Barbara E. Kauffman, executive vice president and chief operating officer of Newark Regional Business Partnership, explained that stake-holders started having conversations with each other about whether Newark could be a model of transportation in the future.
This discussion took place Friday at the Newark Regional Business Partnership’s Insiders Forum Imagining the Future of Transportation for Downtown Newark at the offices of Public Service Electric & Gas.
New Jersey Transit is looking to leverage technology to inform customers about up-to-the-second updates on trains and busses, Kauffman said. And the Newark Downtown Circulation Improvement Study evaluates the downtown street network and envisions improvements designed to keep Newark economically competitive while providing a safe and efficient transportation experience.
Kauffman said consultants work closely with clients by understanding their needs. “There have been a lot of conversations around the synchronization of trucks.”
Kimberly Singleton, manager of the Division of Traffic & Signals for the City of Newark, said Newark is currently seeing developers adding commercial and mixed-use developments. He further discussed the downtown circulation study, saying that the city moved forward with the surge of development and needs to retain a consultant on how to deal with, and recommend on, the growth.
“Our mission is to lower the fatality rates of pedestrians,” Singleton said.
Louis Luglio, of Sam Schwartz Engineering, said consultants are as good as the clients who pay them. He discussed the downtown circulation study, calling it dear to all Newark residents and visitors. The data-driven study, conducted in 1989, 2005, and in 2019, identifies improved pedestrian, bicycle, vehicle, and transit opportunities that balance demand across all modes, improve transportation equity, and maximize the use of available resources. The study provides analysis and involves stakeholders.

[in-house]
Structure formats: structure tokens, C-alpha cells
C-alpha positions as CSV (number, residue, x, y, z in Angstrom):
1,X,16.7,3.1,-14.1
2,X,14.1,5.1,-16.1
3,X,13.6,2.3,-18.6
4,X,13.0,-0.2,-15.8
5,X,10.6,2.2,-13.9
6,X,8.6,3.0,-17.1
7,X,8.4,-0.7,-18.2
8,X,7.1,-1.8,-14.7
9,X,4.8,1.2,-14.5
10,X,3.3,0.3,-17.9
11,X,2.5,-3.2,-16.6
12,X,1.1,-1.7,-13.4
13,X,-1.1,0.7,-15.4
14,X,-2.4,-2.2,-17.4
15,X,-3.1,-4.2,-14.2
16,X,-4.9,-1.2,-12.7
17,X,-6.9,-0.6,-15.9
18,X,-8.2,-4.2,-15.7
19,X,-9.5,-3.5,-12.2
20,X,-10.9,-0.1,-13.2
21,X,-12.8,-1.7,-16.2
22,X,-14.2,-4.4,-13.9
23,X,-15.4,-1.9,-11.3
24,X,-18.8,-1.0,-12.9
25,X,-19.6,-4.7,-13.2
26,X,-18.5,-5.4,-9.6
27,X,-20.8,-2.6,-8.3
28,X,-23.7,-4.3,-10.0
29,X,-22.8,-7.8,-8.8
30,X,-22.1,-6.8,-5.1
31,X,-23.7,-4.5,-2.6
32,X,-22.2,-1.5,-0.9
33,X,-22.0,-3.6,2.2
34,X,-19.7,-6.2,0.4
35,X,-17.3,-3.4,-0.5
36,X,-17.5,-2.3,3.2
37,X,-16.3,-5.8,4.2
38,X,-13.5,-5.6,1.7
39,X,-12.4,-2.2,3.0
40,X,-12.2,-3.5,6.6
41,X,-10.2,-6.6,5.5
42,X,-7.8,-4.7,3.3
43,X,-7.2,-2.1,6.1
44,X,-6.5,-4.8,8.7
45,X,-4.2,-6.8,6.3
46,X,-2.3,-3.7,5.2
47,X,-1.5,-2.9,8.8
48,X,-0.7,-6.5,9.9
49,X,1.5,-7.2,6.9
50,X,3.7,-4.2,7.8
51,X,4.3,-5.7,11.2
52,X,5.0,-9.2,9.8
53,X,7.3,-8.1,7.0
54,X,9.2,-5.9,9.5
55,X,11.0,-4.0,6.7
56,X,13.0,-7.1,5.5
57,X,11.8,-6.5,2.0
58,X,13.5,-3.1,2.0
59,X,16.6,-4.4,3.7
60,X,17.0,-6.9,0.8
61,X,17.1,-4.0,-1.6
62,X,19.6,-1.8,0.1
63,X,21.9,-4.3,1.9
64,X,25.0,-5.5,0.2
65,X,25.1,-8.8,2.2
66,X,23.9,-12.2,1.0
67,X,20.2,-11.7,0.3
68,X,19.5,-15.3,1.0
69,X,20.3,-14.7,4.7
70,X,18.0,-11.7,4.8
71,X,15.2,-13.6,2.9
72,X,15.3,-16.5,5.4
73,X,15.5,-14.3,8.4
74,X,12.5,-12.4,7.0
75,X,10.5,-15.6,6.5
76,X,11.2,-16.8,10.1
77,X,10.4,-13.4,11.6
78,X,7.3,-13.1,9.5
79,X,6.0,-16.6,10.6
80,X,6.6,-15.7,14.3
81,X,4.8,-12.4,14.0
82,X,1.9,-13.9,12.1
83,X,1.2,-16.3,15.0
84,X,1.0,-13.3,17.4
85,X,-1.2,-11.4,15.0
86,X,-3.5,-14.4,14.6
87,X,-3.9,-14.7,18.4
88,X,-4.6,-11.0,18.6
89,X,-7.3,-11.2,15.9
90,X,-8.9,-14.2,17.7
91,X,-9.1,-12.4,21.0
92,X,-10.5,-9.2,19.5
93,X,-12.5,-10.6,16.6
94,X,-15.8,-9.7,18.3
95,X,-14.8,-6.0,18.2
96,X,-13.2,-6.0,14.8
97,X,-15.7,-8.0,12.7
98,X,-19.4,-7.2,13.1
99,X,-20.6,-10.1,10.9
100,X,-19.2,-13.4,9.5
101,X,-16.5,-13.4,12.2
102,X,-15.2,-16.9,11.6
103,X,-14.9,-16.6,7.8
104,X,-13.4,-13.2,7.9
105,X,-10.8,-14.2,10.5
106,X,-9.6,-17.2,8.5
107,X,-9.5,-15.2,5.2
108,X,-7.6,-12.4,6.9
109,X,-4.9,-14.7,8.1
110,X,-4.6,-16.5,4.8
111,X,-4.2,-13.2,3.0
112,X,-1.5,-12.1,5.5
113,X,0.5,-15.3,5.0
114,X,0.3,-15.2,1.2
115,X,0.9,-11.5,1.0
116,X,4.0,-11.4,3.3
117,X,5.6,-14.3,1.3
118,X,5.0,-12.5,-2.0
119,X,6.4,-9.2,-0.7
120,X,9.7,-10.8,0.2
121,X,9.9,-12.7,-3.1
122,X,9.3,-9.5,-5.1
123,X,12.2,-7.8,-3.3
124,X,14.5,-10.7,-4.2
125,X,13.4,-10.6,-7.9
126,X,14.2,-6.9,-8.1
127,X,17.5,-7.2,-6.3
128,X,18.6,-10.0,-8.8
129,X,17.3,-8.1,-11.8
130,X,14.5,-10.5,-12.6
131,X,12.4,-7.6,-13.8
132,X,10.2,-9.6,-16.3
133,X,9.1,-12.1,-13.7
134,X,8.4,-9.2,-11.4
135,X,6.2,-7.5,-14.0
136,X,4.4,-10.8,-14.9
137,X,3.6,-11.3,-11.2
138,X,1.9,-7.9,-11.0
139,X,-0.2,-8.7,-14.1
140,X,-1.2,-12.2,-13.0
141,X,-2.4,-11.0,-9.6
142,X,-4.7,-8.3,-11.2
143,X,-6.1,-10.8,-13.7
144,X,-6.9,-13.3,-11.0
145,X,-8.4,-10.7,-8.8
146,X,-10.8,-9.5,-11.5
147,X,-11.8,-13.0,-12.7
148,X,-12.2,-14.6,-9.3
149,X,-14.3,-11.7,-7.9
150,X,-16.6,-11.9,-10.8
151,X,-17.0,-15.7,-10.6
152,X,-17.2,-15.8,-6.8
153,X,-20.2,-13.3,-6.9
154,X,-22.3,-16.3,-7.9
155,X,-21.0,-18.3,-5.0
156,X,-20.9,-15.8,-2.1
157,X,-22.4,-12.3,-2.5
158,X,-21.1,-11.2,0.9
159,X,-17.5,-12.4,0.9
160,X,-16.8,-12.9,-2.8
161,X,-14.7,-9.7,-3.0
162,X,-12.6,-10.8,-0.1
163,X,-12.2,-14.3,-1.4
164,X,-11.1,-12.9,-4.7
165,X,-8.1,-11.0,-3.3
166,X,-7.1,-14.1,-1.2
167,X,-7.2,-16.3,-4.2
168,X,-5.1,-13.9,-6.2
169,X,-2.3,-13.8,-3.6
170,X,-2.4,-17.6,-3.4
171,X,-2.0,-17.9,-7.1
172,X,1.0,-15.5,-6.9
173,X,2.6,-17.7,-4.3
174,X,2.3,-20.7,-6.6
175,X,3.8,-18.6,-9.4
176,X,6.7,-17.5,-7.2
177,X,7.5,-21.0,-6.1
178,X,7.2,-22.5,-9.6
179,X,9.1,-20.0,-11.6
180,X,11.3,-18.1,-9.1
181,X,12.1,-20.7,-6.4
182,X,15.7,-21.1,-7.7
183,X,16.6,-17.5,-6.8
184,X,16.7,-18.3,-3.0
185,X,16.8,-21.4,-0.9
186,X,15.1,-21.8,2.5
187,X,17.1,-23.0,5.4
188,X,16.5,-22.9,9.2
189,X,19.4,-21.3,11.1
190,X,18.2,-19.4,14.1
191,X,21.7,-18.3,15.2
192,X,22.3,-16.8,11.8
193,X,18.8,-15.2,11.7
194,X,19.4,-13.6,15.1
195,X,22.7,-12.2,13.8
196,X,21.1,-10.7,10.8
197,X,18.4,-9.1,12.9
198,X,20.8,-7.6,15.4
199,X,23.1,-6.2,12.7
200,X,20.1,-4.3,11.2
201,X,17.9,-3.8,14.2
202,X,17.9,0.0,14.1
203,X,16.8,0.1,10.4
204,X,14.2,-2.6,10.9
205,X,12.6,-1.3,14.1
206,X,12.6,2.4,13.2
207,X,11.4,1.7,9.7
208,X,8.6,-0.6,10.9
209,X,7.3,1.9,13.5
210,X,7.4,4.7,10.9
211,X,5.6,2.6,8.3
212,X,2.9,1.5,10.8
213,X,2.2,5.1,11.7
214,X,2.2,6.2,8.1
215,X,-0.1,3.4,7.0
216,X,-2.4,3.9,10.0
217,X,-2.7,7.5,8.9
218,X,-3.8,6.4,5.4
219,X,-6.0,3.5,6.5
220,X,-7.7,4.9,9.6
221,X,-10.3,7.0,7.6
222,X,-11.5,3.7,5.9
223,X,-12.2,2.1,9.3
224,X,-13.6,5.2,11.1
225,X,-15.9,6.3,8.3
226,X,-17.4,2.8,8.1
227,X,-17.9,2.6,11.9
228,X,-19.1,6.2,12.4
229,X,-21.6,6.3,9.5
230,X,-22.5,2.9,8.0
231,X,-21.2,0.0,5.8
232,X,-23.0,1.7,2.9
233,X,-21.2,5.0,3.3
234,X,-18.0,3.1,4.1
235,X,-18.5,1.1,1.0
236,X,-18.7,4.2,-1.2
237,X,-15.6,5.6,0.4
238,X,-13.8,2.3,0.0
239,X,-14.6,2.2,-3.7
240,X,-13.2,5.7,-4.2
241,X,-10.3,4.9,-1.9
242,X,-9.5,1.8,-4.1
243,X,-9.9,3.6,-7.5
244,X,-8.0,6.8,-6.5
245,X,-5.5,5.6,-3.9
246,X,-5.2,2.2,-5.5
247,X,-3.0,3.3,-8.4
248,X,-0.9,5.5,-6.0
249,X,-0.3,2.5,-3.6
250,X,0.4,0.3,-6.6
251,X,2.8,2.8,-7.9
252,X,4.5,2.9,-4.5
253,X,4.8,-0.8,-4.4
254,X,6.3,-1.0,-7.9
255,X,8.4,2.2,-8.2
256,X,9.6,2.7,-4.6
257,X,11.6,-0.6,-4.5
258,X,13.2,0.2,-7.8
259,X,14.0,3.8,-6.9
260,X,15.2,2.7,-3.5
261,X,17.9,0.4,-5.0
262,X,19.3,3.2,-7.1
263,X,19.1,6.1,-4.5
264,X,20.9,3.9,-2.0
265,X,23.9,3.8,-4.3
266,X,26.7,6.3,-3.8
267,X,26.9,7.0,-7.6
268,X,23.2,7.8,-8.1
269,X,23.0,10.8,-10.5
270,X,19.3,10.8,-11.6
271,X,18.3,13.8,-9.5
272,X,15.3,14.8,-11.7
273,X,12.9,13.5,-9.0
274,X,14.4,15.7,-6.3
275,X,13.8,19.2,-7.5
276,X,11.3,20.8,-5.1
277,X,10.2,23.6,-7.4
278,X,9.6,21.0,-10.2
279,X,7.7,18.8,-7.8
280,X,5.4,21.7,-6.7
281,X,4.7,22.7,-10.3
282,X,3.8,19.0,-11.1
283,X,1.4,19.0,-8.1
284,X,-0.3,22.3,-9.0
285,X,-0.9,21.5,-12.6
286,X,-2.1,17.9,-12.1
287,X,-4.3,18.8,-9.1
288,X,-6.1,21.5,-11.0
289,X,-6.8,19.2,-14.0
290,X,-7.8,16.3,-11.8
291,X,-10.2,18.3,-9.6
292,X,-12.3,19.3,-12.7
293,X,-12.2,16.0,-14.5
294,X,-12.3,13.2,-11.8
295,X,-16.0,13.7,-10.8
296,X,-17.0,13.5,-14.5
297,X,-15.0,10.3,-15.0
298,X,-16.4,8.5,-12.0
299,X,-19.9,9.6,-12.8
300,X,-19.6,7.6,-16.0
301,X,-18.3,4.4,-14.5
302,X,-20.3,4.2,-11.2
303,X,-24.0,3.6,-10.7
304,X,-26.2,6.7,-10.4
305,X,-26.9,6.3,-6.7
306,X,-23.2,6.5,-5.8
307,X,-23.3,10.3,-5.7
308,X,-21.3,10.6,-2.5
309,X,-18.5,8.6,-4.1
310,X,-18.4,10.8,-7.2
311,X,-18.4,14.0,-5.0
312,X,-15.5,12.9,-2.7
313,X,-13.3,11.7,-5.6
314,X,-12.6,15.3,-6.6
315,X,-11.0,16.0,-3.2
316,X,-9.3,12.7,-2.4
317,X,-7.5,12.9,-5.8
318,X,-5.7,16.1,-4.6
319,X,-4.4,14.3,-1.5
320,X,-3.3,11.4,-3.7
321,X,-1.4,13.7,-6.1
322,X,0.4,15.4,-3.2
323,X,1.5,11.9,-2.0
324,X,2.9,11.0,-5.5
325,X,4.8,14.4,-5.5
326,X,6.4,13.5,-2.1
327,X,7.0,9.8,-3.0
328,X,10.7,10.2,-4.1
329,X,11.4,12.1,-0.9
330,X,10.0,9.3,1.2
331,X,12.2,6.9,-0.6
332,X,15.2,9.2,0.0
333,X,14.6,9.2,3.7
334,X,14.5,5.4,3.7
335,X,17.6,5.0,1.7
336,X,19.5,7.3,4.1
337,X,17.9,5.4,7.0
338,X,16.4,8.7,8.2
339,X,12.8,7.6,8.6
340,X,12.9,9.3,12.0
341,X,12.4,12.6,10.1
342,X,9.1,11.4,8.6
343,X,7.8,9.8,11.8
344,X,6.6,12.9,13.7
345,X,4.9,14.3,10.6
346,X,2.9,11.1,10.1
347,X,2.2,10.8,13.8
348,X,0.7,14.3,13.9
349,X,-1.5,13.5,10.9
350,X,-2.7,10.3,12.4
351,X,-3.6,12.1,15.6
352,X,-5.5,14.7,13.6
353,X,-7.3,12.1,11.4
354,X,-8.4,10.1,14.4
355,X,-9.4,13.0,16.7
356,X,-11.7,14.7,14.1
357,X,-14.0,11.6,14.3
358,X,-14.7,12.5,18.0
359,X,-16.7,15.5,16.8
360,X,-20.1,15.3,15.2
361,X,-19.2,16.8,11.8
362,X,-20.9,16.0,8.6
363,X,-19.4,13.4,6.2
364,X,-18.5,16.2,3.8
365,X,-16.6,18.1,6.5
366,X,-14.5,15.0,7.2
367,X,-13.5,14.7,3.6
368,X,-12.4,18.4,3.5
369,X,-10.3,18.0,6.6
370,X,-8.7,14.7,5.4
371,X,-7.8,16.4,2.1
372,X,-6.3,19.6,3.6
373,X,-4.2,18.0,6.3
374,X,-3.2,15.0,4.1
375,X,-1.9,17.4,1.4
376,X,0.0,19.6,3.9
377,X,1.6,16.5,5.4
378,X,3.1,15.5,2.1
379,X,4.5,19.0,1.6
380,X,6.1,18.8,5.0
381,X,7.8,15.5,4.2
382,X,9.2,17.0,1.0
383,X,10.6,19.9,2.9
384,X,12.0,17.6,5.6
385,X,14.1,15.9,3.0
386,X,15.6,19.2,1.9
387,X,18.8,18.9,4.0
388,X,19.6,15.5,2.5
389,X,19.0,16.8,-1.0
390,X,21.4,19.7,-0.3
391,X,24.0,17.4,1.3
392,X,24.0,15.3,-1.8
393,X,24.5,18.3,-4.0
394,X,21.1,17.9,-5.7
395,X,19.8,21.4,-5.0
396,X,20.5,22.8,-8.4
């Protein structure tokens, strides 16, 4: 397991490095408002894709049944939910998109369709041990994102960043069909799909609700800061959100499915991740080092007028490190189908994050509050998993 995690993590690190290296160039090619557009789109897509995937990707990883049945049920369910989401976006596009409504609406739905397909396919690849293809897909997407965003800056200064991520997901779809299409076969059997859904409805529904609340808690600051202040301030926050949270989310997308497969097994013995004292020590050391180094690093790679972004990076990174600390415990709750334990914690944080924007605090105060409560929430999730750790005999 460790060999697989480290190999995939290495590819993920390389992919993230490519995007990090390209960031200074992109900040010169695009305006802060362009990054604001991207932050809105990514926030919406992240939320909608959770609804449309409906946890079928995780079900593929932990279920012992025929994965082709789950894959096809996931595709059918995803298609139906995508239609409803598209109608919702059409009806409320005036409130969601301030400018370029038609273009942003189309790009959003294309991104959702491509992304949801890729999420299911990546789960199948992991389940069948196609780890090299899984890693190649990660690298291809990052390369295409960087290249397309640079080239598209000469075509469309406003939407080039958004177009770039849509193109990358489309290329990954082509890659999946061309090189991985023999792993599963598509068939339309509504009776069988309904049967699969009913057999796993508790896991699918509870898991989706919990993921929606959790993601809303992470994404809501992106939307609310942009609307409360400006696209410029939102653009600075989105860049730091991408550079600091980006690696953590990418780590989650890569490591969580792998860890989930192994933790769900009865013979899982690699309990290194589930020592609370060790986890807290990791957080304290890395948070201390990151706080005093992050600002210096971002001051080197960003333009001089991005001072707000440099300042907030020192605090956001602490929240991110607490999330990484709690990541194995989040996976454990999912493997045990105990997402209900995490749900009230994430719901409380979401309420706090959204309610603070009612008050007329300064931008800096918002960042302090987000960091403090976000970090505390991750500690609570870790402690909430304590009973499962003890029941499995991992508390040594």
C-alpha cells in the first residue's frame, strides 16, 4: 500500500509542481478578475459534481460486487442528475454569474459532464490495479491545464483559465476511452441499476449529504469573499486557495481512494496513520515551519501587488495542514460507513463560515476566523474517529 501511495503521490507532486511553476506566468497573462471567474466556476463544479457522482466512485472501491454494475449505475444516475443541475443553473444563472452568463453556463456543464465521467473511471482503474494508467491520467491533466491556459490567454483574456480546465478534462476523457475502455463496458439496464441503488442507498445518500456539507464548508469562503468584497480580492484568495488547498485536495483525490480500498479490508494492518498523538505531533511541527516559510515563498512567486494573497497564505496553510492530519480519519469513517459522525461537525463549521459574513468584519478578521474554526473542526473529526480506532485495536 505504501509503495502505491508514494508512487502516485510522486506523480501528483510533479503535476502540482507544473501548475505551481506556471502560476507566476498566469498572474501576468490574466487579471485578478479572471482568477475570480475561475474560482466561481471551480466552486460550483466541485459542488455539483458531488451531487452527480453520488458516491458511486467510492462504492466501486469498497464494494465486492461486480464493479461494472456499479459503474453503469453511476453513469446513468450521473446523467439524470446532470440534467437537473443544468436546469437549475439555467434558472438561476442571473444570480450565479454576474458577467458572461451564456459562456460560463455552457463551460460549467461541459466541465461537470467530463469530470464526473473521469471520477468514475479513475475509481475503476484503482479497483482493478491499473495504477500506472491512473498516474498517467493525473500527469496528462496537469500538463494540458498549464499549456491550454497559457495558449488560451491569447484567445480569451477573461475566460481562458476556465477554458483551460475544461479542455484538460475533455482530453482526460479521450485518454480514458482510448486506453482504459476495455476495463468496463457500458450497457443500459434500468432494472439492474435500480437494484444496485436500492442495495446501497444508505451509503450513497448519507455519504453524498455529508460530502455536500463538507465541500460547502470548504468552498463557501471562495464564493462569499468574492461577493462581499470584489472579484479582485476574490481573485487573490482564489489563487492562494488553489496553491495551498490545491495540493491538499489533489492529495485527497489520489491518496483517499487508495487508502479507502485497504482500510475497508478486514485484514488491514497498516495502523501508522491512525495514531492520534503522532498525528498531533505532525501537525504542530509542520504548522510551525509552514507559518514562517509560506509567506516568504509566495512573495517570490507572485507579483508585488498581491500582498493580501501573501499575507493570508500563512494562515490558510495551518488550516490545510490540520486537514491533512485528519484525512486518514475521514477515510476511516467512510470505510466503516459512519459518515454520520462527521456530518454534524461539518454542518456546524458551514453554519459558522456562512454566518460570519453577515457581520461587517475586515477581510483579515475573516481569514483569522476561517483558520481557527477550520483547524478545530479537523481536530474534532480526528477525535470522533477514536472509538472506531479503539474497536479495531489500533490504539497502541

“The main premise of this study is to balance vehicle traffic versus pedestrian and bicyclists,” Luglio said. “The goal is to determine what roadway improvements would be best to improve roads from a safety and efficiency standpoint.”
The study is considering reducing motor vehicle lanes on some roads and designating them for pedestrians, Luglio said.
Driver, and driver-less, vehicles
Eric Rensel, vice president and transportation planning practice leader for infrastructure and engineering firm Gannett Fleming, facilitated the discussion. He helps clients define how the fourth industrial revolution will impact their businesses.
Another aspect of fixing transportation is overcoming the psychological difficulty of motor vehicles that do not have a human driver.
Laurie Matkowski, connected and automated vehicle services director at infrastructure and engineering firm Gannett Fleming, discussed highway automation. She said the starting point is examining the movement of people. She gave a report about how states are preparing for automated vehicles and autonomous vehicles.
Lazar Spasovic, director of the International Intermodal Transportation Center at the New Jersey Institute of Technology, discussed technology in transportation. Spasovic said NJIT applied for a research grant from the New Jersey Department of Transportation. “We as users rely on our smartphones to do lots of things: banking, auctions on eBay, and scheduling our travel. We are striving to connect Newark travelers,” Spasovic said.
Another priority for improving Newark’s transportation is helping pedestrians move around Newark Penn Station and the Prudential Center. The city of Newark’s next step is determining funding sources.